When the gunshots rang out, we didn’t panic, but for the wrong reasons. Every evening, the sounds of gunfire bursts and firecracker explosions from the nearby Arab villages pierce the air.
These villages are trapped between Jerusalem’s municipal territory and the separation fence, and no one enforces the law in them. Thus, on Thursday evening when a few friends and I were mingling in the plaza outside the local synagogue, we didn’t imagine that a tragedy had befallen the community of Adam.
The person I was talking to in that moment had lost his daughter just three weeks ago due to a rare amniotic fluid embolism. The daughter died, the baby granddaughter was saved, and the entire community—thousands of people—came to mourn and grieve with him. No one was thinking of terror or anything related to it. Around five minutes later, when a security vehicle sped past us, we understood something had happened. Even then, and perhaps it will sound strange, I assumed it was a criminal incident.
I ran home to the kids. One wasn’t home, but we soon learned he was with neighbors. We locked the doors and waited for things to unfold. My phone soon began vibrating with rapidly incoming reports and updates. A long hour later, we still couldn’t get any information about who had been hurt.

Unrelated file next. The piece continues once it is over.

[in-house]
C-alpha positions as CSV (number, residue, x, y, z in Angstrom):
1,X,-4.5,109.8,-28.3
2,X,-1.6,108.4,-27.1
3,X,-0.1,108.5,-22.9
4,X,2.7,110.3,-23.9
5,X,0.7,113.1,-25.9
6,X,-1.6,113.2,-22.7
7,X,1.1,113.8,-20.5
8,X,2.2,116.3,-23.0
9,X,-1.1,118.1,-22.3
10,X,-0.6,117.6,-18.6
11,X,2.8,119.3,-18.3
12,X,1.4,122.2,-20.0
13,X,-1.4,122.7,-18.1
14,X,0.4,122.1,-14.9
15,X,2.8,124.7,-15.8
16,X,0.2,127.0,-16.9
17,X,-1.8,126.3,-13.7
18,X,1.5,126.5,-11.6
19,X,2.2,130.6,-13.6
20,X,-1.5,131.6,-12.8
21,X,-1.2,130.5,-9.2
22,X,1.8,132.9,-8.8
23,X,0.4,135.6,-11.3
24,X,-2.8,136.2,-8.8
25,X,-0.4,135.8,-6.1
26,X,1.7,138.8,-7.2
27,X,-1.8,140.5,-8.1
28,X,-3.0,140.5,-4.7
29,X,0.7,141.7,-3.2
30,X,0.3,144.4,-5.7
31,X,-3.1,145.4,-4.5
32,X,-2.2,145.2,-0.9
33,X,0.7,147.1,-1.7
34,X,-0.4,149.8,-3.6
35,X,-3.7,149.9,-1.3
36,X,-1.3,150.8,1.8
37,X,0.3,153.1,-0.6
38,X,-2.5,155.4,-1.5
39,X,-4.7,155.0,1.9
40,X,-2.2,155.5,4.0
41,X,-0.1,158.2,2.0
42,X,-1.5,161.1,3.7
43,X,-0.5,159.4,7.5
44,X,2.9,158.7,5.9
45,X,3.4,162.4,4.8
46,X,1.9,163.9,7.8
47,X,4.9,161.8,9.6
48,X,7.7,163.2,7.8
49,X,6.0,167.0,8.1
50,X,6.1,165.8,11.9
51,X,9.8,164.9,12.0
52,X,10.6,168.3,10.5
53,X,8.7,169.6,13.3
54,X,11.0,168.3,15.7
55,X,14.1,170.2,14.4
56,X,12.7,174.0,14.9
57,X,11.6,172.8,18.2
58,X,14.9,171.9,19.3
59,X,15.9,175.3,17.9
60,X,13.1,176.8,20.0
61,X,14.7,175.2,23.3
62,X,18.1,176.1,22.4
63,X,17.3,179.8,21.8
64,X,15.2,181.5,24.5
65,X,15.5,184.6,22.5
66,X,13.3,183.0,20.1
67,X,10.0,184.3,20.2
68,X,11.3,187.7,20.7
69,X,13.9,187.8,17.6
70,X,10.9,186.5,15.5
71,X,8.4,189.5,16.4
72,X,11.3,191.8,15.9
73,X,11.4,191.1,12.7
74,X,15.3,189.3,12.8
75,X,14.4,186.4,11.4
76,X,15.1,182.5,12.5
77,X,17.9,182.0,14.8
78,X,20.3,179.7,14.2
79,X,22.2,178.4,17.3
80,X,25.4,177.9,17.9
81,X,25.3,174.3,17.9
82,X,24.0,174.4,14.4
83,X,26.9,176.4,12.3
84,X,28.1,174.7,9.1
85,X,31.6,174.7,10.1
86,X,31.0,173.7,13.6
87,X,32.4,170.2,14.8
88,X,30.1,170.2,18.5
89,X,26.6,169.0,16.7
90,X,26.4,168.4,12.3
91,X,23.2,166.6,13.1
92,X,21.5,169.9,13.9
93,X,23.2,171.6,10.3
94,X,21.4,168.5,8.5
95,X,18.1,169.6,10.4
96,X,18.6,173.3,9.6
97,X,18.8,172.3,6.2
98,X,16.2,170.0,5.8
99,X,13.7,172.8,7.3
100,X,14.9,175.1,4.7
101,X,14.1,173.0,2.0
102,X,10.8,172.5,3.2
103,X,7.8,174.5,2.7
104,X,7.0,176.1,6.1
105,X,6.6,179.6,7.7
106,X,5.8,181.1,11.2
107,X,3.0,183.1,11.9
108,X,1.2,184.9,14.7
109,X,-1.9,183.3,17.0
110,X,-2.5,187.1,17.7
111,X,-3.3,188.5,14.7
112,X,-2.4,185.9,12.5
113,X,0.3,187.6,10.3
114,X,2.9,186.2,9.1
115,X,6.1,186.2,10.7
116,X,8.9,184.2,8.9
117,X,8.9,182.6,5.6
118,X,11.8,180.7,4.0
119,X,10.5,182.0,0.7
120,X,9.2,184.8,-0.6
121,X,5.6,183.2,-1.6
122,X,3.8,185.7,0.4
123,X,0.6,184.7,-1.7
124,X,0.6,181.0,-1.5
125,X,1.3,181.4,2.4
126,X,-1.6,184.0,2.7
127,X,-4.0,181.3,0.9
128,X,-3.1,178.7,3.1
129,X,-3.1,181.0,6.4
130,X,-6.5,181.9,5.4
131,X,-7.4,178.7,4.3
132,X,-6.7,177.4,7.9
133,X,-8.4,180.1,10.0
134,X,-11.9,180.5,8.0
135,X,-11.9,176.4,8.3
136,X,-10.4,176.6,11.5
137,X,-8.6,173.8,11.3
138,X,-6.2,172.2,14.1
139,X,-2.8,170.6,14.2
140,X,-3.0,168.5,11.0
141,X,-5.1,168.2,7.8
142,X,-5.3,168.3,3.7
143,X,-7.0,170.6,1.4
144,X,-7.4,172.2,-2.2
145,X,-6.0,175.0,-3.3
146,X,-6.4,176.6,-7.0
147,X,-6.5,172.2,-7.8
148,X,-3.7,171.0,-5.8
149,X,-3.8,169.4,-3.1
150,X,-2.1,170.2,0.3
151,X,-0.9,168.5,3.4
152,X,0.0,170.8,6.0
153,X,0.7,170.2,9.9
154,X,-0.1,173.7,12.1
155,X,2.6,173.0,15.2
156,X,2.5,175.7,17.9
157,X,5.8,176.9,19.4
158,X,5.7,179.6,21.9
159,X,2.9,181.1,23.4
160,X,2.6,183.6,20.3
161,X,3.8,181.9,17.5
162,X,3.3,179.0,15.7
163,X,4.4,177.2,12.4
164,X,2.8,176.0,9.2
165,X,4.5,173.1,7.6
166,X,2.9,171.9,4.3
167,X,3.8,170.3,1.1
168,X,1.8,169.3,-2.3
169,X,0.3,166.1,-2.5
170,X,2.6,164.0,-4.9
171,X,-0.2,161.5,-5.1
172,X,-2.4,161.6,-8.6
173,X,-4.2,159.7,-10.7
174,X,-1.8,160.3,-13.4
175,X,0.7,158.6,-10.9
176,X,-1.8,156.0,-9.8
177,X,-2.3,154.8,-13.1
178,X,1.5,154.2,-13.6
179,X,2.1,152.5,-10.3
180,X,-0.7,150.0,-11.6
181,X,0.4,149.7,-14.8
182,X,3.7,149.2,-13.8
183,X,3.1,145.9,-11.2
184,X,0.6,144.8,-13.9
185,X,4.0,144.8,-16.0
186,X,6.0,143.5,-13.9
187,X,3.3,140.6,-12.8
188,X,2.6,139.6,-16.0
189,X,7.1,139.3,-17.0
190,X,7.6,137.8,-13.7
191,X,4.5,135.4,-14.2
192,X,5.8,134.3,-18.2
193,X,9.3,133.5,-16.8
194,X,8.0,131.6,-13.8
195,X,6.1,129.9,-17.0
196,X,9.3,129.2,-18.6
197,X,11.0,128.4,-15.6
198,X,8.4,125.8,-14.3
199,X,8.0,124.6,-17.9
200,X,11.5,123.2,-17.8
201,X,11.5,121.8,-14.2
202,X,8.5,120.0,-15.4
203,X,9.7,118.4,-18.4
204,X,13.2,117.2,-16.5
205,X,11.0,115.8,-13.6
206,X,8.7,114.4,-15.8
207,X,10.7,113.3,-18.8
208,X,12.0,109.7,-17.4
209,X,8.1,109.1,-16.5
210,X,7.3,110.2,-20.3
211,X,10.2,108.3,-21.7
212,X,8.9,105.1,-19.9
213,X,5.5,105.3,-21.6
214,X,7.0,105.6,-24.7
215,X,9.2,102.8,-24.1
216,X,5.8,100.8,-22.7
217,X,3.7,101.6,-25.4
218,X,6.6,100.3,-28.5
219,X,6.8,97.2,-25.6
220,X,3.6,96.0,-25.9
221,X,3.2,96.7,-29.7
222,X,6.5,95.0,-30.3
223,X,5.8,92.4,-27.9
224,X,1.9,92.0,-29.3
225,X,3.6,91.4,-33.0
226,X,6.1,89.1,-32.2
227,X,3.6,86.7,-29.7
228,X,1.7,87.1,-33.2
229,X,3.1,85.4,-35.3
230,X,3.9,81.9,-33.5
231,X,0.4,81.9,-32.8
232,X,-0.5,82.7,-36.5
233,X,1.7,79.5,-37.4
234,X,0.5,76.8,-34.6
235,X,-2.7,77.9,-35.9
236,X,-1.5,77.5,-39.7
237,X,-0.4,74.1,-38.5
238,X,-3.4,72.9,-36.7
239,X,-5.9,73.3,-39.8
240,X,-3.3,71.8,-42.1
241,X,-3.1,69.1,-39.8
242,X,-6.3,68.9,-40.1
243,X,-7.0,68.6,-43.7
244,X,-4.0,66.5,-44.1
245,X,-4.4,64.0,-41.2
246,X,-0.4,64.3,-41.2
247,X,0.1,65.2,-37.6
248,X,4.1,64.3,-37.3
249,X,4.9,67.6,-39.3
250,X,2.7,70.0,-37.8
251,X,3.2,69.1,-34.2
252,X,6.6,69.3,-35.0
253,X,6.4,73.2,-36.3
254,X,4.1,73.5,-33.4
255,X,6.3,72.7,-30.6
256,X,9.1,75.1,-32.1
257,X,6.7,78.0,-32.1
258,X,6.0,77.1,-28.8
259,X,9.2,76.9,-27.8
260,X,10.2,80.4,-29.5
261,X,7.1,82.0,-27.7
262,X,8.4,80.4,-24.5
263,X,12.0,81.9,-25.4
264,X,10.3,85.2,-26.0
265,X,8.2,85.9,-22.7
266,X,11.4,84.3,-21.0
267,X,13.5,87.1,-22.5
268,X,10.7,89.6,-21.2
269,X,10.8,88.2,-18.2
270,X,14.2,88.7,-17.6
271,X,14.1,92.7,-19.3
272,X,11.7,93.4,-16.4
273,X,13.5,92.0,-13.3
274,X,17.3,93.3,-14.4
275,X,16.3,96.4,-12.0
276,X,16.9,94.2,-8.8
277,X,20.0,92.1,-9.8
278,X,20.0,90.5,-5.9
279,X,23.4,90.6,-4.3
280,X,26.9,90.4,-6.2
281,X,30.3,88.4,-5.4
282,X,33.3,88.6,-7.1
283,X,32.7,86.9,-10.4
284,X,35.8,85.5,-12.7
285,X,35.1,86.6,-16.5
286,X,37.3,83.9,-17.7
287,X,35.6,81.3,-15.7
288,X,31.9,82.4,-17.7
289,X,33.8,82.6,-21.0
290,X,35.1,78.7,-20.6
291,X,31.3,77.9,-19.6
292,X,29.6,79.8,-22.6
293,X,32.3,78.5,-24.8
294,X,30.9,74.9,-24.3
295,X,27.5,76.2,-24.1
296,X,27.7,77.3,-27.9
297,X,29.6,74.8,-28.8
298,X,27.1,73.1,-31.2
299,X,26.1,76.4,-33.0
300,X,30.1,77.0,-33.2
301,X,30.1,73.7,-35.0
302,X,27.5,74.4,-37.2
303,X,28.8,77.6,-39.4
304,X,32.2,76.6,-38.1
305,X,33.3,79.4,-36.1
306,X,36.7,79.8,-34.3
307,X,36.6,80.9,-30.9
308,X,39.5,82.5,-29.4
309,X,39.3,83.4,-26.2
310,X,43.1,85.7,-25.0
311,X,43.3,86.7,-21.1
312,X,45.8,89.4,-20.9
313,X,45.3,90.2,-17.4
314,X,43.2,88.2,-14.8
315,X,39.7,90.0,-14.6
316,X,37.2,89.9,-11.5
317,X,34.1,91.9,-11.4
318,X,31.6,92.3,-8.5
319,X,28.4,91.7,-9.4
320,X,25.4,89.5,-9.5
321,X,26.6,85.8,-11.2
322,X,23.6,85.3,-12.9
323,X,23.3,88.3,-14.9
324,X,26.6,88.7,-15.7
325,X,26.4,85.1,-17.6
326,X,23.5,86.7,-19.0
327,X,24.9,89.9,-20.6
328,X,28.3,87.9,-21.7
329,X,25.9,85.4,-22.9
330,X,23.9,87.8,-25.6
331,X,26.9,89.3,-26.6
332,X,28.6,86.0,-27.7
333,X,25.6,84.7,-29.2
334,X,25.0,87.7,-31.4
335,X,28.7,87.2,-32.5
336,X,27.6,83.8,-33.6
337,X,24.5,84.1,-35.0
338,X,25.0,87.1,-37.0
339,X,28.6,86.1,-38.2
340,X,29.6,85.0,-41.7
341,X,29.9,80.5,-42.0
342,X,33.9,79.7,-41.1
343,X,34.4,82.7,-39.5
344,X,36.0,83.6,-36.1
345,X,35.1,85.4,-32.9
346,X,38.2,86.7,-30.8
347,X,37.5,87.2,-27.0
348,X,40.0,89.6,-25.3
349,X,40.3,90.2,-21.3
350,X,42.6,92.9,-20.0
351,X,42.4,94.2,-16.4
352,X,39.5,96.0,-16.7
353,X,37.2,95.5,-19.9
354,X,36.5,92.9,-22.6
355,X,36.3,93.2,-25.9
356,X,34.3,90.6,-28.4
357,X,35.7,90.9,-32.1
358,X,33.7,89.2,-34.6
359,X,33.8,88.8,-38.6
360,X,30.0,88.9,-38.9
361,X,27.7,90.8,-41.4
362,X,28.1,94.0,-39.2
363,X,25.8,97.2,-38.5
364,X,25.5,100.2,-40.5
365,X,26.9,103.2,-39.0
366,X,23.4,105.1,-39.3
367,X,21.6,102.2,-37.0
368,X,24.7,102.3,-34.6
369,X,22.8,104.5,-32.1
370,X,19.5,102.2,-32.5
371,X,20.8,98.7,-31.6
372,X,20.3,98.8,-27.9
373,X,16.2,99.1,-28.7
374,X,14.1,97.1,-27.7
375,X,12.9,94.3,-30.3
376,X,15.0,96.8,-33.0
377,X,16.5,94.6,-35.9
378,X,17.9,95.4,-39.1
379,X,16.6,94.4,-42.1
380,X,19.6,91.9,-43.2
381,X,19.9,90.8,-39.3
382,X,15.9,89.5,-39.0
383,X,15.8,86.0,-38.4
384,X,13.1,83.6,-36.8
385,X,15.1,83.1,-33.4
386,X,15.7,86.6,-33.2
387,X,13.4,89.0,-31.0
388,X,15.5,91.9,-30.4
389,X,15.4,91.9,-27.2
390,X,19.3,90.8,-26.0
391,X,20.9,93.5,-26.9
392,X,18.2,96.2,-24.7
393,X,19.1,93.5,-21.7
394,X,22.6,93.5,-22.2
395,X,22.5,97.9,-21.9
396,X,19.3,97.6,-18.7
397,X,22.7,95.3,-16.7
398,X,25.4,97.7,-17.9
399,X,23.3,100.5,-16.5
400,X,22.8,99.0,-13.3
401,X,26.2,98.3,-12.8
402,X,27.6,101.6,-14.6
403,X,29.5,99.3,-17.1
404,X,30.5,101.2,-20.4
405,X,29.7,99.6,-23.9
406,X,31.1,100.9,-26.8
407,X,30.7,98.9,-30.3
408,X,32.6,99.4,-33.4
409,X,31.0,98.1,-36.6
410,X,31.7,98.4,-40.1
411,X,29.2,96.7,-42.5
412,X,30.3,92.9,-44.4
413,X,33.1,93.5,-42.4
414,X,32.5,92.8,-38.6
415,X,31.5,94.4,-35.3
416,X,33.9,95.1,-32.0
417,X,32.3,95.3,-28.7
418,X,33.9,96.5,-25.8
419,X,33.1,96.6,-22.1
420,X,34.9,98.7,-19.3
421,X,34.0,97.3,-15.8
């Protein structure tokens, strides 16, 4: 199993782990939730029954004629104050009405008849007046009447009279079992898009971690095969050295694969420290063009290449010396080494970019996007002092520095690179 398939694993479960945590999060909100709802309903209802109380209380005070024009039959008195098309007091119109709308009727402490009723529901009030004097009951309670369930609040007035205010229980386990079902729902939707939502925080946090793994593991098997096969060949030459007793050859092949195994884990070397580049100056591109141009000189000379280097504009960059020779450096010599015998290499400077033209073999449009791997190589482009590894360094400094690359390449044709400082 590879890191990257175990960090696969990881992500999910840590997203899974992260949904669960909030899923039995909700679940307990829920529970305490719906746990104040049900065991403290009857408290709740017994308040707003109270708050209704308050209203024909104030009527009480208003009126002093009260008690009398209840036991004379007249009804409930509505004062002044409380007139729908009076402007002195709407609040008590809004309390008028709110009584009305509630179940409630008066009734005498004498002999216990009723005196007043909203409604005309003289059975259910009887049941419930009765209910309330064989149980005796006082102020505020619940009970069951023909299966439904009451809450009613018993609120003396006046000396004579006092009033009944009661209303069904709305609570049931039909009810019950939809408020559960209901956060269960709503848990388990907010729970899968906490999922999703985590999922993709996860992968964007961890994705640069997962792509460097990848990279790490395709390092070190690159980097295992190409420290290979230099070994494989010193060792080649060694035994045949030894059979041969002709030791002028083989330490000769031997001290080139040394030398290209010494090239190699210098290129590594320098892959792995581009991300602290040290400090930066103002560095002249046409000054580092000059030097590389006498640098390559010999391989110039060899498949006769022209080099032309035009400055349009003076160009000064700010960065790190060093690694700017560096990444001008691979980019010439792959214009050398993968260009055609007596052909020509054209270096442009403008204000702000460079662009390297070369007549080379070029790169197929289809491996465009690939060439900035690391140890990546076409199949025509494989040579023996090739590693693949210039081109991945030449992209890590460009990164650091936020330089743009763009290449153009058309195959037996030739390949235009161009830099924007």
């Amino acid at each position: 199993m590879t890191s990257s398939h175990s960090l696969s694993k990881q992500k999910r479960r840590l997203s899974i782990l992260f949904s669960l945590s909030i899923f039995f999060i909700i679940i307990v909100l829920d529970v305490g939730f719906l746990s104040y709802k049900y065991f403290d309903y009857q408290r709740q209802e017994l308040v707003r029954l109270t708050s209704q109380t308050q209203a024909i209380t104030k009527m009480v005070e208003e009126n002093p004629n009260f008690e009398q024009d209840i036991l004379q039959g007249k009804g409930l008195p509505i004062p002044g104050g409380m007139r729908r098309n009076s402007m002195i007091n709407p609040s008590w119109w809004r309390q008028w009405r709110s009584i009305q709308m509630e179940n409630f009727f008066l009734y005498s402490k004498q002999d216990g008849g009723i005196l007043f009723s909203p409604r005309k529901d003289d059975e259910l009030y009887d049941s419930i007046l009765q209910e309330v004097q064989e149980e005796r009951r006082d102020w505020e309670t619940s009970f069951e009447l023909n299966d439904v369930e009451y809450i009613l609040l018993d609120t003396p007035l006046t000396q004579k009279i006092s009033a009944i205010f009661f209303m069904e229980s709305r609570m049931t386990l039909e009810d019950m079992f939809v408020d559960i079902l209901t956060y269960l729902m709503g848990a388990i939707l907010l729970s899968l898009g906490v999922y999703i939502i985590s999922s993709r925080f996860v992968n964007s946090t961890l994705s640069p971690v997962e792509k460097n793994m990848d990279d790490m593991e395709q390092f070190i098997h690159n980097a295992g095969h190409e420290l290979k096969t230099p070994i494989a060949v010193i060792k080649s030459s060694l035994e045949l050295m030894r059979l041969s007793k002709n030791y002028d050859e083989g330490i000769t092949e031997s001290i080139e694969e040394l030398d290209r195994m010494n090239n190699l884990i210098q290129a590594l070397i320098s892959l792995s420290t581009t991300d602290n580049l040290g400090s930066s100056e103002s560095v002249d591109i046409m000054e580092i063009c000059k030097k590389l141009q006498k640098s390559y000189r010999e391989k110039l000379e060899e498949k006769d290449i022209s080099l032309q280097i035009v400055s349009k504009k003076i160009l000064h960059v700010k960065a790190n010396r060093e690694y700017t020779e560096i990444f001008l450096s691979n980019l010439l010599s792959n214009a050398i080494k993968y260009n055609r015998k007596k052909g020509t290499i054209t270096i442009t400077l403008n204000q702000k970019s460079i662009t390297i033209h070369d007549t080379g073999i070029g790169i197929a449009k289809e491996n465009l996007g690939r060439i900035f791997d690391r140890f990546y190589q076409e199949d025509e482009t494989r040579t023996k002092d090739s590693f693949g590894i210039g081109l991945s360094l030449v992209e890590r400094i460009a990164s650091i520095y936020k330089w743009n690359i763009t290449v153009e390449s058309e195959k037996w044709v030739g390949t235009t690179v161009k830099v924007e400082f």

The minutes passed and slowly the mind shifted to the realization that we, too, had come under a terrorist infiltration attack. For years, we had been worried about it. The community-guard group had run hundreds of drills to defend against such an attack; they were rushed to the fence dozens of times due to infiltrations, which later emerged as criminal incidents or just a stray animal. This time, it was real.
Who were the victims? Where exactly did the attack take place? How did the terrorist get inside? Was he a full-time laborer in the community or just someone who jumped over the fence?
My youngest child is having trouble falling asleep. “Dad,” he asks, “why do soldiers and civilians have different ambulances?” “Dad, who died?” “Dad, is it close to us?” “Dad, I have a friend on Savyon Street but he always fights with me,” he concludes with, finally slipping into sleep.
And like my son, we will all continue with our daily routines and lives. In the north, missiles are falling. In the south, they are burning fields. In Judea and Samaria, they are stabbing with knives. Everyone across the country has been suffering this Arab hatred in their own way, but we grit our teeth. This is our country and we will not move from it. It’s a shame the Arabs, or at least a minority of them, continue to try killing us. It’s too bad that the governments of Europe continue to encourage them, either directly or indirectly. It’s a shame that our government isn’t doing more to settle the score with these murderers and those who send them. Completely blocking funds from the Palestinian Authority, as long as it insists on paying terrorists’ “salaries,” is a good first step.
Despite all this, however, we will overcome. For more than 100 years, the Arabs have killed while the Jews have built and cultivated. And this is precisely what we’ll continue to do.